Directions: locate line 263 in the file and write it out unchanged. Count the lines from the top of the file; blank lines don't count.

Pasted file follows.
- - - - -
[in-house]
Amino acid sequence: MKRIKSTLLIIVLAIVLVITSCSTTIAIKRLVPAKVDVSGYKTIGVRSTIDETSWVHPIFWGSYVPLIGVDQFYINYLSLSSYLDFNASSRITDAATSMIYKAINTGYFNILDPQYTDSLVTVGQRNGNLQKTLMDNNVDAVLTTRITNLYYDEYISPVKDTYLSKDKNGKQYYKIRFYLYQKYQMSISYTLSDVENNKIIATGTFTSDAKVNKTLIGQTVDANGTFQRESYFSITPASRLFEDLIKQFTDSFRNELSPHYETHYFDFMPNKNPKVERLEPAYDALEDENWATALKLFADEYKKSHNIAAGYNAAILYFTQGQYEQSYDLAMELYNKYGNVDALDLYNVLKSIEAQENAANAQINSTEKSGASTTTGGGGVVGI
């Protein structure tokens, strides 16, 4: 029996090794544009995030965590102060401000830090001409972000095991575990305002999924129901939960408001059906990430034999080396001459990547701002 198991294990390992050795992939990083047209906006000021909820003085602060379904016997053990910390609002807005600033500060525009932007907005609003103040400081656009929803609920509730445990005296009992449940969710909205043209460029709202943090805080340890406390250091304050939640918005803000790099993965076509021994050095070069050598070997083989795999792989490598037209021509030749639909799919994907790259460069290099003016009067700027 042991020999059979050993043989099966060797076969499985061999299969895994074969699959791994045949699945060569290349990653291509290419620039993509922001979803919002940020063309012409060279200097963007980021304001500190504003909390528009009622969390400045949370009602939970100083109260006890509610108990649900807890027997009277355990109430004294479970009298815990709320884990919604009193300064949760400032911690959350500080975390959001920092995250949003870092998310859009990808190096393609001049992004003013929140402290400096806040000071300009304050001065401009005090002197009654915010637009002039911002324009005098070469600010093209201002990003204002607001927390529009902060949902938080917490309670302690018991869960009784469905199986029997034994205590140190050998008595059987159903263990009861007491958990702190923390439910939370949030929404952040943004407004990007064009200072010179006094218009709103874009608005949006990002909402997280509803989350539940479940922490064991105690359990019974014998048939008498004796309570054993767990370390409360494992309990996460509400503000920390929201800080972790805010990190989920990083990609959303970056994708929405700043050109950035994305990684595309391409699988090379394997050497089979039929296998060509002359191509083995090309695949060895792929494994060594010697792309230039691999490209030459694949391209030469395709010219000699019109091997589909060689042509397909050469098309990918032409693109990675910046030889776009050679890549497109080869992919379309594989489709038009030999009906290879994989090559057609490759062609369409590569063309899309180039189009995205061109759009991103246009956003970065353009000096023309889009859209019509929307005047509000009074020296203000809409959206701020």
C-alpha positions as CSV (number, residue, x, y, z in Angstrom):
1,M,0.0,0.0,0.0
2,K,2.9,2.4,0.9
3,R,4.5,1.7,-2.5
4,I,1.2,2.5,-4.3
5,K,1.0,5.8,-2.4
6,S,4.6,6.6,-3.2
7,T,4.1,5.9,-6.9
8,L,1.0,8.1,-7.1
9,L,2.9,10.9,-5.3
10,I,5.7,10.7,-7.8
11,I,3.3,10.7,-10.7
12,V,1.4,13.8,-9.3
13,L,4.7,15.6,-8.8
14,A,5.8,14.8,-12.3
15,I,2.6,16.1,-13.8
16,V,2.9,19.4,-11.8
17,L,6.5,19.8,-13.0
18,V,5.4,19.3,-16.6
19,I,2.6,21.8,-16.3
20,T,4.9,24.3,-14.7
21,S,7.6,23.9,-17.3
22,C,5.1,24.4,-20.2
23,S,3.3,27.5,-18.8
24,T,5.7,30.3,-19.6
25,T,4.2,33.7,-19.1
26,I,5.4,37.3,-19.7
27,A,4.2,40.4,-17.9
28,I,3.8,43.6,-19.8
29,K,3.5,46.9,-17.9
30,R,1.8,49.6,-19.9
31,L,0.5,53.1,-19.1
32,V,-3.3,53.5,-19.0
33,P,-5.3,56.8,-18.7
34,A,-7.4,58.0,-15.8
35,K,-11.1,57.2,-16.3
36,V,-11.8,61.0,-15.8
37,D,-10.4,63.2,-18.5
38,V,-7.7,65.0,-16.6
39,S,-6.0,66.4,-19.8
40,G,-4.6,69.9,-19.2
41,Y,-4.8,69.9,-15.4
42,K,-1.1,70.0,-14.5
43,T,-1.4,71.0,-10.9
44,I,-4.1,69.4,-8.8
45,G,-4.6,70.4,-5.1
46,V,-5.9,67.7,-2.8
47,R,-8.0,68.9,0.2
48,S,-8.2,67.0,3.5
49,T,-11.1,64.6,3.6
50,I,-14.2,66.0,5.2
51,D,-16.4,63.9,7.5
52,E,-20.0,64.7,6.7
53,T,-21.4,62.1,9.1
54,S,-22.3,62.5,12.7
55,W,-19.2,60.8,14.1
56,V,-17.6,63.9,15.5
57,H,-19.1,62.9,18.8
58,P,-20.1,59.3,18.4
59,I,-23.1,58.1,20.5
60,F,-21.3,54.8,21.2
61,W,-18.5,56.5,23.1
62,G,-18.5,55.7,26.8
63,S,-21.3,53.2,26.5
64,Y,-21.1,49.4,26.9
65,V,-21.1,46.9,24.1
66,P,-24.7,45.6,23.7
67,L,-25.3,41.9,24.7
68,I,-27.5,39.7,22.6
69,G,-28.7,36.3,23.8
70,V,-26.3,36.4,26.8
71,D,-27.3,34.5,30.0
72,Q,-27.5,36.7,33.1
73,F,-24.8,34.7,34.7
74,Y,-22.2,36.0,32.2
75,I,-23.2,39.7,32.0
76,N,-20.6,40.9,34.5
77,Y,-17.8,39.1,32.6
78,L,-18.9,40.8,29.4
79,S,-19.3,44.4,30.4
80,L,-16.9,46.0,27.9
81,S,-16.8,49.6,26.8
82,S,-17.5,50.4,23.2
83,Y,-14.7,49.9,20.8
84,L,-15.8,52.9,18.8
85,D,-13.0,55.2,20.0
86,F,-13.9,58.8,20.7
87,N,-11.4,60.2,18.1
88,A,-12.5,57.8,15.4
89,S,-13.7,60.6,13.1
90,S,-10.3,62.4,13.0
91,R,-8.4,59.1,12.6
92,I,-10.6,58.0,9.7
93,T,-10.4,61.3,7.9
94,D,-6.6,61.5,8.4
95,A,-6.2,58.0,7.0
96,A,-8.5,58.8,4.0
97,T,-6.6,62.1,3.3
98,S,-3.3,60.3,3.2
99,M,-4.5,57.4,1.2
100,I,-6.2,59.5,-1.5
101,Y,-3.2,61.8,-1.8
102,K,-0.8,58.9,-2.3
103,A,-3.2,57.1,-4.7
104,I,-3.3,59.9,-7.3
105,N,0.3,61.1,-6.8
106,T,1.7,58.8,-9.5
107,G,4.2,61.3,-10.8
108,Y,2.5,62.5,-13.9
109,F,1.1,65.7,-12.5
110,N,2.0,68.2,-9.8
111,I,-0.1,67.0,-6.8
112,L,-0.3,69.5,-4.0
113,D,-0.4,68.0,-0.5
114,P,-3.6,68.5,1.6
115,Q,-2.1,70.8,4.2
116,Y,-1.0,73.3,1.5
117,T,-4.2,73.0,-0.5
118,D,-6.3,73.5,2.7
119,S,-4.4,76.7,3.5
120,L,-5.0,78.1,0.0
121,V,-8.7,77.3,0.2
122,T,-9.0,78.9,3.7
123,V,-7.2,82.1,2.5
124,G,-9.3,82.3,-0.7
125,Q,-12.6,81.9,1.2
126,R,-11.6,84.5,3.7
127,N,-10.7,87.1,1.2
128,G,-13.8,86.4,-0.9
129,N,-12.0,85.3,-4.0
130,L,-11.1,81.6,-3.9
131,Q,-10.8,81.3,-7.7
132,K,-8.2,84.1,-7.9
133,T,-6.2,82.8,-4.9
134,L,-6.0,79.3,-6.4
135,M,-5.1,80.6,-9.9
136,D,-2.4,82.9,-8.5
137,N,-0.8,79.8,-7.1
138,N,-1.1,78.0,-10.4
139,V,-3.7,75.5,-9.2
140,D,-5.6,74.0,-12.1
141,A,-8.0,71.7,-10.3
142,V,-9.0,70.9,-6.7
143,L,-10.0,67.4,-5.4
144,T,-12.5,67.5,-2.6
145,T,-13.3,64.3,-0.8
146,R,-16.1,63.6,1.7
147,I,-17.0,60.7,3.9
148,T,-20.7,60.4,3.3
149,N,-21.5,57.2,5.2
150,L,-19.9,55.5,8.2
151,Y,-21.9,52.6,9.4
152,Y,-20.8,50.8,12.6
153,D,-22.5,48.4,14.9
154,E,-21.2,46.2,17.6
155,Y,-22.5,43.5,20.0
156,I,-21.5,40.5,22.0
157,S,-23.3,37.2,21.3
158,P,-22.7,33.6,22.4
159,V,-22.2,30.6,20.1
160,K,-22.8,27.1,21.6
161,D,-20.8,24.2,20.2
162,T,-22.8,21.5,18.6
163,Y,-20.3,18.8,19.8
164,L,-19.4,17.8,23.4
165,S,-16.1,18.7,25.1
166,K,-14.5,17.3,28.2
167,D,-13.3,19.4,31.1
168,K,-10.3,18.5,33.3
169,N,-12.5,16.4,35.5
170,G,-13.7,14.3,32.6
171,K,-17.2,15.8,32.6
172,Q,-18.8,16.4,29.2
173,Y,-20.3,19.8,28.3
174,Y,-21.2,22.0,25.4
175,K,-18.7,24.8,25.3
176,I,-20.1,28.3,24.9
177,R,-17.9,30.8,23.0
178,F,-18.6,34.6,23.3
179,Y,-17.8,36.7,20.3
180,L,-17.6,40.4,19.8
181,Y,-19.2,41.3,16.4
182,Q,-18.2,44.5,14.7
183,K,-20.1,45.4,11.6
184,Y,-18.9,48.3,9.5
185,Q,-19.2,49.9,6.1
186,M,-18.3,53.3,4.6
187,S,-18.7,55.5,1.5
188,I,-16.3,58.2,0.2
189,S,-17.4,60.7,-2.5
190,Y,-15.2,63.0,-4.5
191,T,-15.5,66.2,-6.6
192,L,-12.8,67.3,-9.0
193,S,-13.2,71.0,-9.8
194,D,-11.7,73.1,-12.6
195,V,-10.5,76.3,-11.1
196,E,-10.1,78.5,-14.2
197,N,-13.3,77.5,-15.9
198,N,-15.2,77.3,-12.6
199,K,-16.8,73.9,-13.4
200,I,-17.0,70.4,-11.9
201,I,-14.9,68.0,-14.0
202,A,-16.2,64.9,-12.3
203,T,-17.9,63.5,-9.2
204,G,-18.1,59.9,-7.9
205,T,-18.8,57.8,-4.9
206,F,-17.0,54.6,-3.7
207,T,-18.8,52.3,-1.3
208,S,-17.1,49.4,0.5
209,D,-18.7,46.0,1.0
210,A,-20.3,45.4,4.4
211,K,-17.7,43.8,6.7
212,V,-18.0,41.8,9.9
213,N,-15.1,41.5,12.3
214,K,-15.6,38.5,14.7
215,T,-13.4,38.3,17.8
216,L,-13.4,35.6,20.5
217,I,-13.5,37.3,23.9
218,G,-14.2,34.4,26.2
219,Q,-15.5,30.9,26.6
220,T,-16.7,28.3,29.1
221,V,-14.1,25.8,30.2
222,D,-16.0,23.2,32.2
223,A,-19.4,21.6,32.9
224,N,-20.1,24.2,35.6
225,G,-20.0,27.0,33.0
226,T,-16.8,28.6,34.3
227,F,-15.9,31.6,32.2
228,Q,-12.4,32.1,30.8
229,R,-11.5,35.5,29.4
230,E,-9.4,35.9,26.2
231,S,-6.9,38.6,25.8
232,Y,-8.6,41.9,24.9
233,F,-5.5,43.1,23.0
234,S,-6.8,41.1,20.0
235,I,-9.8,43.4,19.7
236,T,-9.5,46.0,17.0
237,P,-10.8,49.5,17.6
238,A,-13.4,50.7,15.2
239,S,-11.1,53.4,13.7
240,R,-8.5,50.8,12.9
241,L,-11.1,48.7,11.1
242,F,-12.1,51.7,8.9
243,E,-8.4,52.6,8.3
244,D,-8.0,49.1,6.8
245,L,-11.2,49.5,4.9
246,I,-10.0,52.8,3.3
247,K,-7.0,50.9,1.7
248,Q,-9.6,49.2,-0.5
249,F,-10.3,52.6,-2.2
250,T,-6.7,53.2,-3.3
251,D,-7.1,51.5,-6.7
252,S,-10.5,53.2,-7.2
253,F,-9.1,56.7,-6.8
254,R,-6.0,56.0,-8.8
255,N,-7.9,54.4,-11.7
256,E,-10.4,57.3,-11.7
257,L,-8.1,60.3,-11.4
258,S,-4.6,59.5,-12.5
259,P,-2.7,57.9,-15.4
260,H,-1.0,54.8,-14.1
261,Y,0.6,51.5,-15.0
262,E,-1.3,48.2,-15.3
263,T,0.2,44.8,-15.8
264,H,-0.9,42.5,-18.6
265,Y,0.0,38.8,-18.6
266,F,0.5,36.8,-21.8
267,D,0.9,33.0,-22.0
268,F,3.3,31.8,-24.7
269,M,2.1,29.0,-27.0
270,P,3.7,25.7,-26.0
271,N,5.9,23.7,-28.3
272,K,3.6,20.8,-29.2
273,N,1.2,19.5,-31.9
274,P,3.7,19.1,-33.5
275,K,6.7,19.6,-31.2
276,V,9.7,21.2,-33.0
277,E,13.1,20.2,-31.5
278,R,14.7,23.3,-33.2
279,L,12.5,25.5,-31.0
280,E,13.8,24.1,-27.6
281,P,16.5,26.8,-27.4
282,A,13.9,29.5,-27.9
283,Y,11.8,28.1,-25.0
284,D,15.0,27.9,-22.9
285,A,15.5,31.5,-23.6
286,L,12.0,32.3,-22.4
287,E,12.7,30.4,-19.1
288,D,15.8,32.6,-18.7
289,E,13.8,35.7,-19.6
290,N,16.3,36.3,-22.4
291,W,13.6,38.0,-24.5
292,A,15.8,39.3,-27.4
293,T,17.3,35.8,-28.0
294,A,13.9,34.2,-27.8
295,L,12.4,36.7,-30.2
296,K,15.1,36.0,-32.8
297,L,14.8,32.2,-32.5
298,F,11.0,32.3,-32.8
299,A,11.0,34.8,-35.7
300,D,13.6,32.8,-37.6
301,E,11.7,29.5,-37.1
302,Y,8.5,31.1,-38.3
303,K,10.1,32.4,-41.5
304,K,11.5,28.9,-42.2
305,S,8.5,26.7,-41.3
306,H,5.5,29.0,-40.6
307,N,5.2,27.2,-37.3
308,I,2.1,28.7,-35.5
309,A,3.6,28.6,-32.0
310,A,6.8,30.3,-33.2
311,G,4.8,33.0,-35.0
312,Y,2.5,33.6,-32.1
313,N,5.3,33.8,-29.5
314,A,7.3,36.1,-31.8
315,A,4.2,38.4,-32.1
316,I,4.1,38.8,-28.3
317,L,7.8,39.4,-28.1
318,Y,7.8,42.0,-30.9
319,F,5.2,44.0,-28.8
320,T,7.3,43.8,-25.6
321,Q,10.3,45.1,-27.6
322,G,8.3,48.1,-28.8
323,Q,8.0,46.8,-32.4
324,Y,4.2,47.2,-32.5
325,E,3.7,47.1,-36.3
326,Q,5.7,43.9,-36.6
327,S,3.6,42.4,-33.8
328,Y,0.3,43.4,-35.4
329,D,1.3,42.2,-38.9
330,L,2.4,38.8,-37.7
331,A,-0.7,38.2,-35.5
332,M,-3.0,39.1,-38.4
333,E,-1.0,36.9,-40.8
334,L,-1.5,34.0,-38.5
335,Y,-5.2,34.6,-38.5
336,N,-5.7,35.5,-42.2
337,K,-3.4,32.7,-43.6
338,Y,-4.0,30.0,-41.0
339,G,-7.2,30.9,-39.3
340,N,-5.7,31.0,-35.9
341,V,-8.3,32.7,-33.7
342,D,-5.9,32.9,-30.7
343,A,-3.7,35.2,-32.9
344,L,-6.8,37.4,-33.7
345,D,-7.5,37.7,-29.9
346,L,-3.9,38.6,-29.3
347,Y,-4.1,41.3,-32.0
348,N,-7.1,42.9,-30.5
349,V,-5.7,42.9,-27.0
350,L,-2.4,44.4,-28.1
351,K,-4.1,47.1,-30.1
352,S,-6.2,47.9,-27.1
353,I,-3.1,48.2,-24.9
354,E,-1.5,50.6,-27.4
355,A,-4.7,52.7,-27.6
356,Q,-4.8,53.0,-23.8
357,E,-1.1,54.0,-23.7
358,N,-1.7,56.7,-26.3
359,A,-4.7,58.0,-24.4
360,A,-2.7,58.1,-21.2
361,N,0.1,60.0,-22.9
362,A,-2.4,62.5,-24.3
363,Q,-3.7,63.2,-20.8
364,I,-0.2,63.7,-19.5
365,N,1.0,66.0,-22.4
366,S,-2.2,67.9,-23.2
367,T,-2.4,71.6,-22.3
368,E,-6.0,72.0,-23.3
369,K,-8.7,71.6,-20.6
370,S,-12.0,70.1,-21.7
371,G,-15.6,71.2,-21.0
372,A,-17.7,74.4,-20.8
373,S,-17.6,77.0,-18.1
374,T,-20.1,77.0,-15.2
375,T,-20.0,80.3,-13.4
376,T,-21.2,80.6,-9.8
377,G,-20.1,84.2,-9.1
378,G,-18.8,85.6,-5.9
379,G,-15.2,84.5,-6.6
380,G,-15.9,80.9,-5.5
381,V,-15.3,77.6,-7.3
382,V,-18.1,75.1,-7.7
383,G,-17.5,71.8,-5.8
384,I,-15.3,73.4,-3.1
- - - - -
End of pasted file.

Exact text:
259,P,-2.7,57.9,-15.4